I've recently embarked on a PC building project, I've got some of the components sorted out (well, the CPU!) and I'm trying to look for a graphics card to buy.

I've been spending the past hour or so trawling reviews, specs, and prices for various different graphics cards . . . and to be honest I could probably do this all day without coming to a good conclusion!

The problem is, the CPU I've decided on is an AMD CPU, as far as I know this restricts me to AMD graphics (please correct me if I'm wrong here) so I've been looking at AMD graphics cards, I've found various cards that seem like what I want, but I'm having real difficulty trying to ascertain whether or not they're compatible with Linux.

Wherever I go I seem to get conflicting information, all I can really conclude is that Intel has good driver support for Linux. However as far as I know, their cards are a little underpowered, and I'd also need an Intel Motherboard and CPU for that to work? A lot of places also seem to say that AMD support for Linux isn't nearly as good as it could be?

Does anybody know of any good linux compatible AMD graphics cards that I can buy? Or should I rethink and go for an intel/NVIDIA card?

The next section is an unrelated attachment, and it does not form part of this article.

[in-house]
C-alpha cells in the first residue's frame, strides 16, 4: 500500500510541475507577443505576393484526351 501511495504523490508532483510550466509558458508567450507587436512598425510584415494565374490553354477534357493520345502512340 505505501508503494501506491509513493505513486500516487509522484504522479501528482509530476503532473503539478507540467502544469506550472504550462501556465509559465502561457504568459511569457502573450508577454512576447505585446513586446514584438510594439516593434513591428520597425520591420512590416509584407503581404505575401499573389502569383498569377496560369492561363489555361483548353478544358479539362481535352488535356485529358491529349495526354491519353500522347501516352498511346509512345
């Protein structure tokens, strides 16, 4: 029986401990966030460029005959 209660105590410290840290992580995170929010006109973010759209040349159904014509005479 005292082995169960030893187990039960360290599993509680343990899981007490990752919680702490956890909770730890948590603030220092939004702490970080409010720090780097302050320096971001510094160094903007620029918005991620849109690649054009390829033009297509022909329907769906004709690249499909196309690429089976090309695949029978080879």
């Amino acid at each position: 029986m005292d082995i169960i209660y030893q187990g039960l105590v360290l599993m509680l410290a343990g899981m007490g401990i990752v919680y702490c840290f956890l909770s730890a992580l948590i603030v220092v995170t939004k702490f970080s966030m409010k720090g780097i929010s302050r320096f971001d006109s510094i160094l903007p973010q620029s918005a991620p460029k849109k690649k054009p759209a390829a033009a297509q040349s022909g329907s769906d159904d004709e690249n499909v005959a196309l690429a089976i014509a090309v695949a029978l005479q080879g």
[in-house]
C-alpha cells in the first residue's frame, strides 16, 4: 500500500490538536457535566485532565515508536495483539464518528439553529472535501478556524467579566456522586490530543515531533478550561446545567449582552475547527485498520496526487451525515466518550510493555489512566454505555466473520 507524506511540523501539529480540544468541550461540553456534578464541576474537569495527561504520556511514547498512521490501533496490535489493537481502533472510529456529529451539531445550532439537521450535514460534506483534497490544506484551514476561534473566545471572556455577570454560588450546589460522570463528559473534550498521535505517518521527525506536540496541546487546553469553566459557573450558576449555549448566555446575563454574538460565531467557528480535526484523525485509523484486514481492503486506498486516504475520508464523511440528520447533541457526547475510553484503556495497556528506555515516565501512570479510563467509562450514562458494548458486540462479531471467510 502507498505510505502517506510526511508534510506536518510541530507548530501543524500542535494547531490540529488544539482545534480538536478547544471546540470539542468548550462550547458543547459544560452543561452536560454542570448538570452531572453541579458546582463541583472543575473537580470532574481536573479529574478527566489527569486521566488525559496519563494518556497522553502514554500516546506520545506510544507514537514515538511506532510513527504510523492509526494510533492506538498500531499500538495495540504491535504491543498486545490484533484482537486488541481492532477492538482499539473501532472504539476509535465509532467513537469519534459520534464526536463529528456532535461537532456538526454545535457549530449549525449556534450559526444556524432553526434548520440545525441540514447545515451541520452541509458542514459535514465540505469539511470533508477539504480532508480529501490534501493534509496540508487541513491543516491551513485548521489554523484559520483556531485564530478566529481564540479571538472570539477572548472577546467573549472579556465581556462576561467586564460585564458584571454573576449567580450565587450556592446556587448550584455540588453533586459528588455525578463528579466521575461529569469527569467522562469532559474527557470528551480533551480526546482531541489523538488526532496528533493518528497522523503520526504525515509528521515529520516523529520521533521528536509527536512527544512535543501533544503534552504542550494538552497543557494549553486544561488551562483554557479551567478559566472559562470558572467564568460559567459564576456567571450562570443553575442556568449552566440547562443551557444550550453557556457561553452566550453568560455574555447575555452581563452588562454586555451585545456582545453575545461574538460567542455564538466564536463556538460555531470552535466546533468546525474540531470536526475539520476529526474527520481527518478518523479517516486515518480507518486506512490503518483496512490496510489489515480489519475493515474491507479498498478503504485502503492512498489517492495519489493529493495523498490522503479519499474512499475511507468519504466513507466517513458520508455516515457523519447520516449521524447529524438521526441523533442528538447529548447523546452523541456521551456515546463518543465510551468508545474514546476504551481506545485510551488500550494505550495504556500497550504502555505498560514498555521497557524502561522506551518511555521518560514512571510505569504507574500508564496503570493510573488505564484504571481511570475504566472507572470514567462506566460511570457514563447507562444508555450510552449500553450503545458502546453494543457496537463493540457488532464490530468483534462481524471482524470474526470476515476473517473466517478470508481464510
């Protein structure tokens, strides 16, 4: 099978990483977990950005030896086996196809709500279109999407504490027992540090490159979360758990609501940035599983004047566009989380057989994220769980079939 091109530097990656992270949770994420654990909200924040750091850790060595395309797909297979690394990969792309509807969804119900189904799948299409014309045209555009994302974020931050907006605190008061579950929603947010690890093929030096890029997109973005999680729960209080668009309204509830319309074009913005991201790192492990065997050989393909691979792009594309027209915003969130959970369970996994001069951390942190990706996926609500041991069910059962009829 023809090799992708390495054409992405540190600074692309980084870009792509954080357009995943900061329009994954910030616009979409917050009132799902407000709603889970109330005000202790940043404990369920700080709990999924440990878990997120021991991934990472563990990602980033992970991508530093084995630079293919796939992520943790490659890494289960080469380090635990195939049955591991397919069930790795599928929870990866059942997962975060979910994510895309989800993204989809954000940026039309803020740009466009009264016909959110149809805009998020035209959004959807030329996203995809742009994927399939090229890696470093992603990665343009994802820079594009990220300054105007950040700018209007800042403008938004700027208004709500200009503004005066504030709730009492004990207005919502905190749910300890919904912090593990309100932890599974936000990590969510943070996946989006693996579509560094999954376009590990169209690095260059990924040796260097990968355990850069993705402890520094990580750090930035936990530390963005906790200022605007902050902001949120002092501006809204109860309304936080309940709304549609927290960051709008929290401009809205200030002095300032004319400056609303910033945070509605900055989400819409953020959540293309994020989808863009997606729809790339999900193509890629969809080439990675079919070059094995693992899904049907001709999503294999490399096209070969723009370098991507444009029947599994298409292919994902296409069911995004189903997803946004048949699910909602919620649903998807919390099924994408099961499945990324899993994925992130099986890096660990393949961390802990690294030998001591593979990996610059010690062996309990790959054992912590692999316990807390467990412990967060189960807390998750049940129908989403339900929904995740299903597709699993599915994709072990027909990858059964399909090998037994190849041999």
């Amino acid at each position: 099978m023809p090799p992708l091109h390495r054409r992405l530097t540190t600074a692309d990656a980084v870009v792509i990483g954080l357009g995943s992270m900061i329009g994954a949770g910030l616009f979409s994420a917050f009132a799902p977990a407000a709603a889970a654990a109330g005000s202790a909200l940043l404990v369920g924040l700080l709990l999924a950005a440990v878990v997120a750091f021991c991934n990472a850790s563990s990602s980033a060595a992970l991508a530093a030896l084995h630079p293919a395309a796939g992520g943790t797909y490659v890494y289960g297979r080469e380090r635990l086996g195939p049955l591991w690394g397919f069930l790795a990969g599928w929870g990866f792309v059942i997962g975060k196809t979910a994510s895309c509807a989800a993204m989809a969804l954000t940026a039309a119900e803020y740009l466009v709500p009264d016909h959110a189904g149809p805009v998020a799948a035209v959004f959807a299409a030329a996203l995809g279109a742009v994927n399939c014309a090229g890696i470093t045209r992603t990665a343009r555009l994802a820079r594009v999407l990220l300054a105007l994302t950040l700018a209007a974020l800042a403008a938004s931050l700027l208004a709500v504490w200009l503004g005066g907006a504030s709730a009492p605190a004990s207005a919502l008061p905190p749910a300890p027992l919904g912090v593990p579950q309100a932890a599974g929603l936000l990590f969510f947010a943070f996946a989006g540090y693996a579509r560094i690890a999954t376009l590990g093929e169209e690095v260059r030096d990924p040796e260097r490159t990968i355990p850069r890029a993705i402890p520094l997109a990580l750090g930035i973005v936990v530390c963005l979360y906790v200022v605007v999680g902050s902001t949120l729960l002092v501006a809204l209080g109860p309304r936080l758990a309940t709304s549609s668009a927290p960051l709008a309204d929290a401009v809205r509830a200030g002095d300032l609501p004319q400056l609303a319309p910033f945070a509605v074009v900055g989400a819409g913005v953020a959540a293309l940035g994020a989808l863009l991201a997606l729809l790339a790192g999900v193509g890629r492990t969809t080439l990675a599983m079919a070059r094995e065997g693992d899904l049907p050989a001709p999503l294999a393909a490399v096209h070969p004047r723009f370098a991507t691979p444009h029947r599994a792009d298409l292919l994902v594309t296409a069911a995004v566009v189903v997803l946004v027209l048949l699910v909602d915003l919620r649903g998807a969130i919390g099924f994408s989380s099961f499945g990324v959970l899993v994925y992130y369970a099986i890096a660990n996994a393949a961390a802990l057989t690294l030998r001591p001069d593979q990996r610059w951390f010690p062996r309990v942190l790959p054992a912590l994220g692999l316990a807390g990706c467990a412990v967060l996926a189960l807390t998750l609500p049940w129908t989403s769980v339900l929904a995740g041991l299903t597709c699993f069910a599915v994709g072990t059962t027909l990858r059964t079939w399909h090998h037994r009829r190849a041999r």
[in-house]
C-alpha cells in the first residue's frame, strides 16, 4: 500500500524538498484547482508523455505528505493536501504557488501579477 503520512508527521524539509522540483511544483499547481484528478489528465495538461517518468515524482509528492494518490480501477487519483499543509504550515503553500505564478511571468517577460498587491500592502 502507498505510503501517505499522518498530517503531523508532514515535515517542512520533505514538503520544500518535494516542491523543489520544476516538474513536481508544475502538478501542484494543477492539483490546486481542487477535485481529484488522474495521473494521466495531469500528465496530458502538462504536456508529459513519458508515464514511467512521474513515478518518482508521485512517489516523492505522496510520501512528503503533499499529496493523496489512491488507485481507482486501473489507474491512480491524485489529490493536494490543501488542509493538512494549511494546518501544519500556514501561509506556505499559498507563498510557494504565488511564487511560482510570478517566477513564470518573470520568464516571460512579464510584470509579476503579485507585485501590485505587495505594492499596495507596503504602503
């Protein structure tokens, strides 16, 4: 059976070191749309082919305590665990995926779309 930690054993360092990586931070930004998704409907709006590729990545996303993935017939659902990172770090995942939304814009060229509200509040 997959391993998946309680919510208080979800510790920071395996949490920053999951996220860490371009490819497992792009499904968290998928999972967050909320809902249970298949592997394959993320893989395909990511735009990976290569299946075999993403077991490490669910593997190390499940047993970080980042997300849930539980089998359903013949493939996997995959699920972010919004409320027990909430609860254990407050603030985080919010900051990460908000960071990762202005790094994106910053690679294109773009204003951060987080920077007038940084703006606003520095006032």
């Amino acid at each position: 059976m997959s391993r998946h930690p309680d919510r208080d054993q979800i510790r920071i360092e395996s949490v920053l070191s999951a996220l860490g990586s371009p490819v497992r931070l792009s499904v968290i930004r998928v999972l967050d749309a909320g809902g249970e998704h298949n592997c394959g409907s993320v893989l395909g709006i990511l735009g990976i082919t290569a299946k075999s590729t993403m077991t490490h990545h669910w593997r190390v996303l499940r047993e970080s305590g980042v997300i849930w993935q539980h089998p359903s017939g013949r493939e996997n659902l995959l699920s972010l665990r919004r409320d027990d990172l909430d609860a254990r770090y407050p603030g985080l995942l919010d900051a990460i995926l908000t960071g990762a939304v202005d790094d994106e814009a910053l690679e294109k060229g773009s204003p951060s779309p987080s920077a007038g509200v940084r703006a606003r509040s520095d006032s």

I'm not looking for anything very flashy, just something that plays HD video and could handle simple games like Minecraft to a decent degree.

I also browsed around here a little too, apparently this is a good card for Ubuntu? Although searching online people complain of problem with that card and Ubuntu? This is so confusing!!!

Hope there aren't too many question marks there!

edit: not sure if this is relevant for drivers, but I'm also looking for a dual monitor setup - does that impact this in any way?

  • I’m voting to close this question because shopping recommendations are off-topic here.
    – karel
    Commented Mar 20, 2023 at 16:55

1 Answer 1


You can use NVIDIA cards on an AMD platform... the only difficulty you'll have would be with Crossfire (which, I believe, you can fix with BIOS patches).

YMMV as far as drivers; all of them seem to work fine for most users, with the exception of the proprietary AMD Catalyst (fglrx) drivers, which are a constant source of heartache and pain.

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